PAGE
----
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Land Board Awards 2007
Stream Project Award
Brownsville Dam Removal - Linn County

 Brownsville Dam bedrock chute before removal
 View looking east after dam removal
 
Spearheaded by the Calapooia Watershed Council, this project involved removing a dam that was originally built in 1859 to divert water from the Calapooia River for operating several mills in the area.
 
After almost 150 years, more than 40 miles of habitat is now open to cutthroat trout, Pacific lamprey, winter steelhead and spring Chinook.
 
The watershed council worked for several years to discuss the dam's removal with the local community, and in 2006 the Brownsville Canal Company voted unanimously to remove it. At least a dozen organizations contributed to the project's success.
 
See news release for more information.
 

 
 Brownsville Dam removal project partners accept State Land Board Stream Project Award
 

Wetland Project Awards
Williamson River Delta Restoration Project - Klamath County

  
 Williamson River Delta before levee removal August 2007
 Williamson River Delta after levee removal November 2007
 
The Nature Conservancy brought together more than 15 funding and technical partners to remove levees on 3,500 acres of a 7,000-acre project to restore the hydrologic connection among the wetlands, Upper Klamath Lake and the Williamson River.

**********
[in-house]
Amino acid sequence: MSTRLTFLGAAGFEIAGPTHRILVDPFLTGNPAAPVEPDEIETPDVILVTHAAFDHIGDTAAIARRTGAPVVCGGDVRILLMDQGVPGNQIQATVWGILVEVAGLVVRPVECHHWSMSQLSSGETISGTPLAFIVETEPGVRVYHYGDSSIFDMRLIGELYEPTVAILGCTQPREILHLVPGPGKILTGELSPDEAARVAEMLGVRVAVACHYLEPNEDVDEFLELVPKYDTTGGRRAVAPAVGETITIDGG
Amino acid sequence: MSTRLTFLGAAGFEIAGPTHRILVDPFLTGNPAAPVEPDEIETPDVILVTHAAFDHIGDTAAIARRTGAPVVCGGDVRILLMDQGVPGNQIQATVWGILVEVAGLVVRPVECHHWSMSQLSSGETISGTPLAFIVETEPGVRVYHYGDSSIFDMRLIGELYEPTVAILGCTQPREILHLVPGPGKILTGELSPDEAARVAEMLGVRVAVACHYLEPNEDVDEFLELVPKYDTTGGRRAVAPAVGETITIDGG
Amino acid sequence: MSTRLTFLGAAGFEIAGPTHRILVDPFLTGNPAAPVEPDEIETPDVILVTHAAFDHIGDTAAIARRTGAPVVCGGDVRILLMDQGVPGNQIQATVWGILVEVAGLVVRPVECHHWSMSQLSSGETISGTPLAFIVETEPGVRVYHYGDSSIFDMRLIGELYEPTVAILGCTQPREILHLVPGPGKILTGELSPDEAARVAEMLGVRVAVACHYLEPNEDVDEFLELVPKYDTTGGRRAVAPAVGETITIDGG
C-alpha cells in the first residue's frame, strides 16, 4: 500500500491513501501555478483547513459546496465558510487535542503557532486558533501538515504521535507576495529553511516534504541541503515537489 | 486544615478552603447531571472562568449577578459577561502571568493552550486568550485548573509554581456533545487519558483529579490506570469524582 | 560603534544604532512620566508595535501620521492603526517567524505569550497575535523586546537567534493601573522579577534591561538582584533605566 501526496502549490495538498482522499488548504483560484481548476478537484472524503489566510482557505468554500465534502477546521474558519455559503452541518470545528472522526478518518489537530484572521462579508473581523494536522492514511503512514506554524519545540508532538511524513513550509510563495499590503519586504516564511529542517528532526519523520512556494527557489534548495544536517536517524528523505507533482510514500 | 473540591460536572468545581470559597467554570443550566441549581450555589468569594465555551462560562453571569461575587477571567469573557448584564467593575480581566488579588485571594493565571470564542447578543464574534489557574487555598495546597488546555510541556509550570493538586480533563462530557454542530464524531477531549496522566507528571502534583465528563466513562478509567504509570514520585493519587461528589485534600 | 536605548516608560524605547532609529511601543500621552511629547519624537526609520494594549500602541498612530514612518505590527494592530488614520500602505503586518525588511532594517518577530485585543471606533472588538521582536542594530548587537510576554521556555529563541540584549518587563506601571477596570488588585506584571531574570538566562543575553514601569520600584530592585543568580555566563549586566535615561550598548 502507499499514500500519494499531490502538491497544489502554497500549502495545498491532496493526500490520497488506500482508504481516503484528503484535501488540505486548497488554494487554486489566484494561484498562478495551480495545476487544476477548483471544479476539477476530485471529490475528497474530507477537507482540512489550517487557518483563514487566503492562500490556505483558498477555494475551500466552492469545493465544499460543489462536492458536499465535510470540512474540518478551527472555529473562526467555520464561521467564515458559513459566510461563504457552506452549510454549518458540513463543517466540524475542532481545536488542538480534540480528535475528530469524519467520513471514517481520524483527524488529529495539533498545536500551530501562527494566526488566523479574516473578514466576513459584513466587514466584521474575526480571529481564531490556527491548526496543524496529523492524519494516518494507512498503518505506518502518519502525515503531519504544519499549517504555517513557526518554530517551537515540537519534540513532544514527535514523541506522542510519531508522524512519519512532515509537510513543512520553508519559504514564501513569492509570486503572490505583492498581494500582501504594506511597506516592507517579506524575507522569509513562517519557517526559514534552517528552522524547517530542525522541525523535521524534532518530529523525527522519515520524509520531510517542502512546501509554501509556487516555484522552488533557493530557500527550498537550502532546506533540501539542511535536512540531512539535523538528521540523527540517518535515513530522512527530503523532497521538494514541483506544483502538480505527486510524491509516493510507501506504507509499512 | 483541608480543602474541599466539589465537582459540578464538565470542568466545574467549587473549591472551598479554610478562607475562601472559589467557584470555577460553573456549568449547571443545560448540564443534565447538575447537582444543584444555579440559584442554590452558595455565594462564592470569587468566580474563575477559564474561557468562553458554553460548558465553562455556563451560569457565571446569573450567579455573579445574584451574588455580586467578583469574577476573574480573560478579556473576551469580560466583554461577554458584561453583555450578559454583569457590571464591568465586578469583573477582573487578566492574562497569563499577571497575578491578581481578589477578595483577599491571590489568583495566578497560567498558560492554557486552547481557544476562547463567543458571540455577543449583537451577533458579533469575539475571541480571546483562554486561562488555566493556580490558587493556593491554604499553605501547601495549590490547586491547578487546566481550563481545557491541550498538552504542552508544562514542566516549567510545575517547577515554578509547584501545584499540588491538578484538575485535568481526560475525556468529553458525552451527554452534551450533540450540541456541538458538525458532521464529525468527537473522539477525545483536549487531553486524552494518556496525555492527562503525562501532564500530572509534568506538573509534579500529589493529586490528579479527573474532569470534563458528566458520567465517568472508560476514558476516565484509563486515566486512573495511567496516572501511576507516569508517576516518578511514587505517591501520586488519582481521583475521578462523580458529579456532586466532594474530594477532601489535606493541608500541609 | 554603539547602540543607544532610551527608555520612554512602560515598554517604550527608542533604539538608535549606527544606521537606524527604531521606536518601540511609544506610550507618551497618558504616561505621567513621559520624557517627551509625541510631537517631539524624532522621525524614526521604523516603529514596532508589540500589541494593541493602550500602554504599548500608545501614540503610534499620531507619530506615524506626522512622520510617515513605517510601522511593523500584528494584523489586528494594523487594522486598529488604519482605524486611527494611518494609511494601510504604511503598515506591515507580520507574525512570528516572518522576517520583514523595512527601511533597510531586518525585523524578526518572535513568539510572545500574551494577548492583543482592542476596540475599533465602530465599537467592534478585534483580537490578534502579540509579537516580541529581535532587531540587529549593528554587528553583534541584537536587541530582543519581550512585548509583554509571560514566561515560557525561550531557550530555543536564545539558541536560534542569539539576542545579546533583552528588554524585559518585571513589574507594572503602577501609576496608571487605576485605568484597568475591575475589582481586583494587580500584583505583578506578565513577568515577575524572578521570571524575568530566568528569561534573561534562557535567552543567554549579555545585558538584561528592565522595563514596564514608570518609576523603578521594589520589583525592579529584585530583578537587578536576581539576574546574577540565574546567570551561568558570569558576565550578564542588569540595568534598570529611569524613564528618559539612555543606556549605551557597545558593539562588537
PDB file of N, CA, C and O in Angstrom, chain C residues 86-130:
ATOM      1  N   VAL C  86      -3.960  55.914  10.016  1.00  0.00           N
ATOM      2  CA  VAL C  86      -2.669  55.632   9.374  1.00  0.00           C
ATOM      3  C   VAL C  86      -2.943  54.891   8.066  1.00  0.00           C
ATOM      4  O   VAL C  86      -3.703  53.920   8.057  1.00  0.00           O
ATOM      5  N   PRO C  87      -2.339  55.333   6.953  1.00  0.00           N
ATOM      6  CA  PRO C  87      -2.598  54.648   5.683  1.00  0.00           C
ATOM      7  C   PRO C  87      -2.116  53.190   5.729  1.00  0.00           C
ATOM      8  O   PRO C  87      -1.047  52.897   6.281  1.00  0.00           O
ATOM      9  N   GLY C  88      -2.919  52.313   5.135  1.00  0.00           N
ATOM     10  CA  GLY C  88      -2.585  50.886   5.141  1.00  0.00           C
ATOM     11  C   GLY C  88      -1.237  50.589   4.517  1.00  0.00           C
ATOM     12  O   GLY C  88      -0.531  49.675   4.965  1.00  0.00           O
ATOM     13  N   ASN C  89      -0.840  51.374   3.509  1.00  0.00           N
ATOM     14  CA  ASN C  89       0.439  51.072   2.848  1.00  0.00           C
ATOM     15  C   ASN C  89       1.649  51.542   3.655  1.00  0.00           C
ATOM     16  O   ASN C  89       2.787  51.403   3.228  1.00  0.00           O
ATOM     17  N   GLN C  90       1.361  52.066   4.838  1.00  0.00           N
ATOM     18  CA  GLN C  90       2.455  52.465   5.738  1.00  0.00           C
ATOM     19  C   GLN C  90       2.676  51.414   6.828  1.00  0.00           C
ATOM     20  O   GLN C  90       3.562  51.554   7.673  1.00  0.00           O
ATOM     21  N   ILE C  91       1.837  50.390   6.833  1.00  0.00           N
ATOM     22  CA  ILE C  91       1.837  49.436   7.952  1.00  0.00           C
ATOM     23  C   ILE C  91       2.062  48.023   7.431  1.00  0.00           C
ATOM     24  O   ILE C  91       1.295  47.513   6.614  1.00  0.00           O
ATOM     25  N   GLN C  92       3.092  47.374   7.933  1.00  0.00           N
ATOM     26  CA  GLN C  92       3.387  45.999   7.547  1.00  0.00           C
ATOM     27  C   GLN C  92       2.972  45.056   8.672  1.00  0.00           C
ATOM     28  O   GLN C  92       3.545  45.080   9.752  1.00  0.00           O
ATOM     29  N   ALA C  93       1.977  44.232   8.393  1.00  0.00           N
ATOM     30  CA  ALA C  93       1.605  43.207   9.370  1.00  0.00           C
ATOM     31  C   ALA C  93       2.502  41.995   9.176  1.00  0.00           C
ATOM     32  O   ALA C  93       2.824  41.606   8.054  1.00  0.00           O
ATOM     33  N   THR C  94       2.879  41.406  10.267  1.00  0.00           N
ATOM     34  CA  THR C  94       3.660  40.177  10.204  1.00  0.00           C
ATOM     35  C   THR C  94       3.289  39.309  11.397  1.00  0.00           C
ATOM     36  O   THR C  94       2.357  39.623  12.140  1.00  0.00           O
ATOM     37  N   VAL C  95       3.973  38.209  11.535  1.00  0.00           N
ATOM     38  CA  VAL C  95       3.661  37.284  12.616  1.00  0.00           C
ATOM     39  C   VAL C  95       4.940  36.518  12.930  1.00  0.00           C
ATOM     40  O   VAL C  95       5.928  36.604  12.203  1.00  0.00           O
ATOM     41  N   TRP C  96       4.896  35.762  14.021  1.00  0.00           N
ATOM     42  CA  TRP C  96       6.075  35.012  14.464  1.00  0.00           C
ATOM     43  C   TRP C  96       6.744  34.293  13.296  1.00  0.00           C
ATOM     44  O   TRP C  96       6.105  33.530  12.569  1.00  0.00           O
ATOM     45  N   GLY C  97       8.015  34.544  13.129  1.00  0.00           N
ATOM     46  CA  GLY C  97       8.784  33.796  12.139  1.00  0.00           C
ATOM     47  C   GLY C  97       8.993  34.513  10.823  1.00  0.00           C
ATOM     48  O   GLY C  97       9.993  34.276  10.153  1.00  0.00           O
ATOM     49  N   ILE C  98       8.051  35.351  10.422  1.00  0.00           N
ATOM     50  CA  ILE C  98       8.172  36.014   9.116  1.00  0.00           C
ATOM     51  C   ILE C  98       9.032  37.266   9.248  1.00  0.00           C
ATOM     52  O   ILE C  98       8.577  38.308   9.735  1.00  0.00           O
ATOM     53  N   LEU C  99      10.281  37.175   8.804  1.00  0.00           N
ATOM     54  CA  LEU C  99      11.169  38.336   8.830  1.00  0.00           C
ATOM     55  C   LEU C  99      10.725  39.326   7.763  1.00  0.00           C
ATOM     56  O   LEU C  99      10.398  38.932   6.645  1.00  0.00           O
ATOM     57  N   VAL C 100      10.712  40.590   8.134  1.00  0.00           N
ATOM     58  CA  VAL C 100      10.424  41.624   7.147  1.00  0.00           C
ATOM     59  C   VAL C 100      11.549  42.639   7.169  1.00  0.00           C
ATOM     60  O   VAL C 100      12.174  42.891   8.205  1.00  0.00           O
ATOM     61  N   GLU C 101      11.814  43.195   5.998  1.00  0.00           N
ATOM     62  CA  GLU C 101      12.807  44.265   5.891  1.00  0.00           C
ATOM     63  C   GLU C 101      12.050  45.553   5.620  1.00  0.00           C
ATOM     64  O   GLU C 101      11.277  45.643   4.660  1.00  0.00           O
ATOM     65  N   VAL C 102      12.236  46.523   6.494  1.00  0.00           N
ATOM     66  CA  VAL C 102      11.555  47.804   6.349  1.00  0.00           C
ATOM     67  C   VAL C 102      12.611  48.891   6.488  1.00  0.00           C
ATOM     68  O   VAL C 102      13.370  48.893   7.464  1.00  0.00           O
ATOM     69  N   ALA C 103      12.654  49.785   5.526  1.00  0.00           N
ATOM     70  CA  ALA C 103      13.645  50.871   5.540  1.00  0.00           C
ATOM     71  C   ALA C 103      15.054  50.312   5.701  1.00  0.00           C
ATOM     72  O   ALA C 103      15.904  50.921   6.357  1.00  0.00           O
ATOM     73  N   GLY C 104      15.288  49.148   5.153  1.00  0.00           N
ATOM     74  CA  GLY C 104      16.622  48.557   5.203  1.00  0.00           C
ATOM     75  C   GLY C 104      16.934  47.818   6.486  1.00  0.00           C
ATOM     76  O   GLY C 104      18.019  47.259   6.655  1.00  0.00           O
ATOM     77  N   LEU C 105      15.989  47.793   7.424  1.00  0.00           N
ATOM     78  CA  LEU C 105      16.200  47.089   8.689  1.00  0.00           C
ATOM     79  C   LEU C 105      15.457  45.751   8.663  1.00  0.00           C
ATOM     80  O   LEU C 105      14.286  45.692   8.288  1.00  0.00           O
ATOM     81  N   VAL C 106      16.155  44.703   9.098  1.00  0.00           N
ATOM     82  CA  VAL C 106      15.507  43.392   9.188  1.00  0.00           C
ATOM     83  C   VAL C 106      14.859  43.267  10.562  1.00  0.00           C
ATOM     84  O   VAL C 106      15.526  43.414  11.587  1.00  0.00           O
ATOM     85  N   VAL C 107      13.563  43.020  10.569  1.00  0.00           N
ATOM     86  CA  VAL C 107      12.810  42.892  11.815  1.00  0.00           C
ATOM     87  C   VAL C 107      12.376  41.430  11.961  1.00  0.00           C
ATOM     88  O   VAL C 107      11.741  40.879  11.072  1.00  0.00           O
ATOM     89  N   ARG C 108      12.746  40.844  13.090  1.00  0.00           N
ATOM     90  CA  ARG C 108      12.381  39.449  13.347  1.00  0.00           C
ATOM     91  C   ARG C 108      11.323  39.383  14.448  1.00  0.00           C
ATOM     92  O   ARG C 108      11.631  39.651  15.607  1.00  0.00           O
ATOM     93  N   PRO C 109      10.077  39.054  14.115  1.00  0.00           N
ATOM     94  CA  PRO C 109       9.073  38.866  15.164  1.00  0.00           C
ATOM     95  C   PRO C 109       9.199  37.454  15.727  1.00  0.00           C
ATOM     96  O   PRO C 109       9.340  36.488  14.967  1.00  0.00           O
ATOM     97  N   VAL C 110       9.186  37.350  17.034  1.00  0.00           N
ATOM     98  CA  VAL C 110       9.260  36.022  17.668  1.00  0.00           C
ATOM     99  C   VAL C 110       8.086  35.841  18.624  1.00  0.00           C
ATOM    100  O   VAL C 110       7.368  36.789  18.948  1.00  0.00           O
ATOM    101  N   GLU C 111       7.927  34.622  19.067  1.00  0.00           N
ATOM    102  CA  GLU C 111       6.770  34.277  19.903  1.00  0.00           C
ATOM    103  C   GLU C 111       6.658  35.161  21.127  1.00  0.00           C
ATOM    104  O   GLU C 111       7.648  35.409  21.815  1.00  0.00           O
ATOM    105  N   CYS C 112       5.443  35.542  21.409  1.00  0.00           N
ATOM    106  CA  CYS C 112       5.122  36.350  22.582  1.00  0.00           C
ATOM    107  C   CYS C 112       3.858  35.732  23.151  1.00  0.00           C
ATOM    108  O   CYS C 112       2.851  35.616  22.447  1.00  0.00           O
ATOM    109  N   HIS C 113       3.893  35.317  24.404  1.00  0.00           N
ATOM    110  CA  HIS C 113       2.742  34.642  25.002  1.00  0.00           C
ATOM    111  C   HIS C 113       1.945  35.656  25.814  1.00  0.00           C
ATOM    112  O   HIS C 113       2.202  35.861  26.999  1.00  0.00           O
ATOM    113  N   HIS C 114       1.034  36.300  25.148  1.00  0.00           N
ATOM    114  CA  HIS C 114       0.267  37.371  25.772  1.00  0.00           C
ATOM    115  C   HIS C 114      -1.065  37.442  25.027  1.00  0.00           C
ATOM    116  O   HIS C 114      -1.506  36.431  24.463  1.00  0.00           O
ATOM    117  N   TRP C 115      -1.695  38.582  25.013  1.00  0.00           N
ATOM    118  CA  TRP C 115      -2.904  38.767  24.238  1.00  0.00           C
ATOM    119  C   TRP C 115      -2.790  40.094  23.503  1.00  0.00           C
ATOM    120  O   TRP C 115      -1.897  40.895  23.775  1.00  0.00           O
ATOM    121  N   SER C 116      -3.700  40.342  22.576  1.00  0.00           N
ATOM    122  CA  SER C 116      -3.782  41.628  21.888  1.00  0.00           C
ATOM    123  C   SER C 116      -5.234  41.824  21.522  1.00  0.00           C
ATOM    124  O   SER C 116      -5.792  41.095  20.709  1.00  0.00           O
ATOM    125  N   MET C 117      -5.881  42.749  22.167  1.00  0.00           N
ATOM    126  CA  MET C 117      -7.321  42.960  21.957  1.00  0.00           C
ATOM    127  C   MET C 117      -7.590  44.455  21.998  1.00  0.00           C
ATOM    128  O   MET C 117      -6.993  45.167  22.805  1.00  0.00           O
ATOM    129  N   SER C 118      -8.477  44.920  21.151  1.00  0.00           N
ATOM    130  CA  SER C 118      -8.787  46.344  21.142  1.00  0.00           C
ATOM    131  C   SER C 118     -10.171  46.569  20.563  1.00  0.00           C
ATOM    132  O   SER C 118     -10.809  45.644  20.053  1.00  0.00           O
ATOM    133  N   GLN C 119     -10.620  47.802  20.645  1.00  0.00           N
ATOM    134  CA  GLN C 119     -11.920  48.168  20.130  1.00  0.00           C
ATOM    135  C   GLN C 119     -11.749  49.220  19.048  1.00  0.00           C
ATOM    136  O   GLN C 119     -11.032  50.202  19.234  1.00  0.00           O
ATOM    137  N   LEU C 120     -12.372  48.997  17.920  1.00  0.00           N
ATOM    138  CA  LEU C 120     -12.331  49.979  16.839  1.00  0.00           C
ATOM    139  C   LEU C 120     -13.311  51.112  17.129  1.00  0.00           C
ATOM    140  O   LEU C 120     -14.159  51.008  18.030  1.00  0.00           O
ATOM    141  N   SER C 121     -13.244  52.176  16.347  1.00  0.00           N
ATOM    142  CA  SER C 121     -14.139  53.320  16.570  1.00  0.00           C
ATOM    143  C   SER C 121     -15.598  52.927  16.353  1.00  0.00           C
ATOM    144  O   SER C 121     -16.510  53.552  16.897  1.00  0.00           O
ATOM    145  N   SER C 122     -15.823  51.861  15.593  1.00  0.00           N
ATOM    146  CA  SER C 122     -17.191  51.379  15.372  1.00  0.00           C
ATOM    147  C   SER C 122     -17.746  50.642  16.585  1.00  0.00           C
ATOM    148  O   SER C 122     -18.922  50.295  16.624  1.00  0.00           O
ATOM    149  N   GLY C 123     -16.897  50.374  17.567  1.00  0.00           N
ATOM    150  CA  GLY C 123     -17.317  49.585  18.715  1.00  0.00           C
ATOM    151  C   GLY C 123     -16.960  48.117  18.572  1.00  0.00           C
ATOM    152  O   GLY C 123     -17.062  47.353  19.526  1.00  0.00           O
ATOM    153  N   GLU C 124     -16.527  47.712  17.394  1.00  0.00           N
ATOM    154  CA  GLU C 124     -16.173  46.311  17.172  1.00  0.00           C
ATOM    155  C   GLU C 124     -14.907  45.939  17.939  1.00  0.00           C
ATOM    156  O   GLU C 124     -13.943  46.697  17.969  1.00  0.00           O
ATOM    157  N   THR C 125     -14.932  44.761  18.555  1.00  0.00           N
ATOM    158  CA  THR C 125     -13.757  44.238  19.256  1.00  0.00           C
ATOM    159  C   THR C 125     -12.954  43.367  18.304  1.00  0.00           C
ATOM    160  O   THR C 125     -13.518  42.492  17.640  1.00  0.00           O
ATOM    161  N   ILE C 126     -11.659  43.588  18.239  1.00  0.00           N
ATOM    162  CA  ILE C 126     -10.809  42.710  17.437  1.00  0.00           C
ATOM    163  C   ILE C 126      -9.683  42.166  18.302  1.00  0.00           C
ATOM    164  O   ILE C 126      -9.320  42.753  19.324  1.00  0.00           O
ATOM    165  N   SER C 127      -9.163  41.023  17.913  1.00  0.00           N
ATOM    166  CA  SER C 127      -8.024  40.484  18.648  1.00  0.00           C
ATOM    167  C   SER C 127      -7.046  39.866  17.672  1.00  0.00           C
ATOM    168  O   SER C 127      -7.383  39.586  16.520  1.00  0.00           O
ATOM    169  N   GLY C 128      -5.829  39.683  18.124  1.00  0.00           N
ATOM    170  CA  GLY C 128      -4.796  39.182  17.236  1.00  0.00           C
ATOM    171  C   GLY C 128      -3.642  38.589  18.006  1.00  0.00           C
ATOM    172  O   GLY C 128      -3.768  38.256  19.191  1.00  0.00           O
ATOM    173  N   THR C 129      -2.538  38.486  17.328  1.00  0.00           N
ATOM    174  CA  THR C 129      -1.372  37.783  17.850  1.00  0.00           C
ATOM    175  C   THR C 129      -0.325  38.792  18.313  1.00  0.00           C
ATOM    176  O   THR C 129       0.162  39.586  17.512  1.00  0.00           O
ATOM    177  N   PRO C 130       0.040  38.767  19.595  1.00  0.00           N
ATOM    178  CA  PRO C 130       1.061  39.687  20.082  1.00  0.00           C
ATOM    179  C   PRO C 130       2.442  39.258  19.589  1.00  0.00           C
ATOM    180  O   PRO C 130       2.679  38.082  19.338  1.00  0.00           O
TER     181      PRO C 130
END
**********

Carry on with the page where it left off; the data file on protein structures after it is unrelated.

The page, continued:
In Oct. 30, 2007, 200,000 pounds of explosives were placed in nearly 3,000 holes to remove the levees, which posed a challenge to conventional breaching methods due to their soft flour-like soil composition.
 
The project's goals were to provide habitat for endangered larval and juvenile shortnose sucker and Lost River sucker species, and to improve nutrient delivery from surface waters to the lake.
 
See news release for more information.
 

 
 Project partners receive State Land Board Wetlands Award for the Williamson River Delta Restoration project.
 

Mid Valley Wetland Mitigation Bank - Benton County


 
 Mid Valley Wetland Mitigation Bank in April 2007
 
Grass seed growers Marvin and Cindy Gilmour developed a native wetland on their property near Adair, north of Corvallis on land that had been manipulated and drained for agricultural purposes for the past 60 years.
 
The Mid Valley Bank serves multiple purposes, including mitigation options for developers in the Willamette Valley, improved wetland functions for the Luckiamute Watershed, and habitat for thousands of wintering waterfowl, shorebirds and songbirds.
 
See news release for more information.
 

 
 Marvin and Cindy Gilmour receive the Wetland Project Award for their Mid Valley Wetland Mitigation Bank
 

Partnership Award
Friends of South Slough, Inc. - Charleston

 
 Members of the Friends of South Slough meet to discuss fundraising and other activities
 
The Friends of South Slough, Inc. have been raising funds and promoting the South Slough National Estuarine Research Reserve for 20 years. The reserve is located in the Charleston area, near Coos Bay.
 
Members of the Friends nonprofit organization raised the funds to construct the Interpretive Center, manage the on-site bookstore, and promote South Slough programs and events at community events throughout the South coast area.
 
See news release for more information.
 

 
 The Friends of South Slough, Inc. receive the 2007 Partnership Award
 

Previous Award Recipients
2006 Award Recipients
2005 Award Recipients
2004 Award Recipients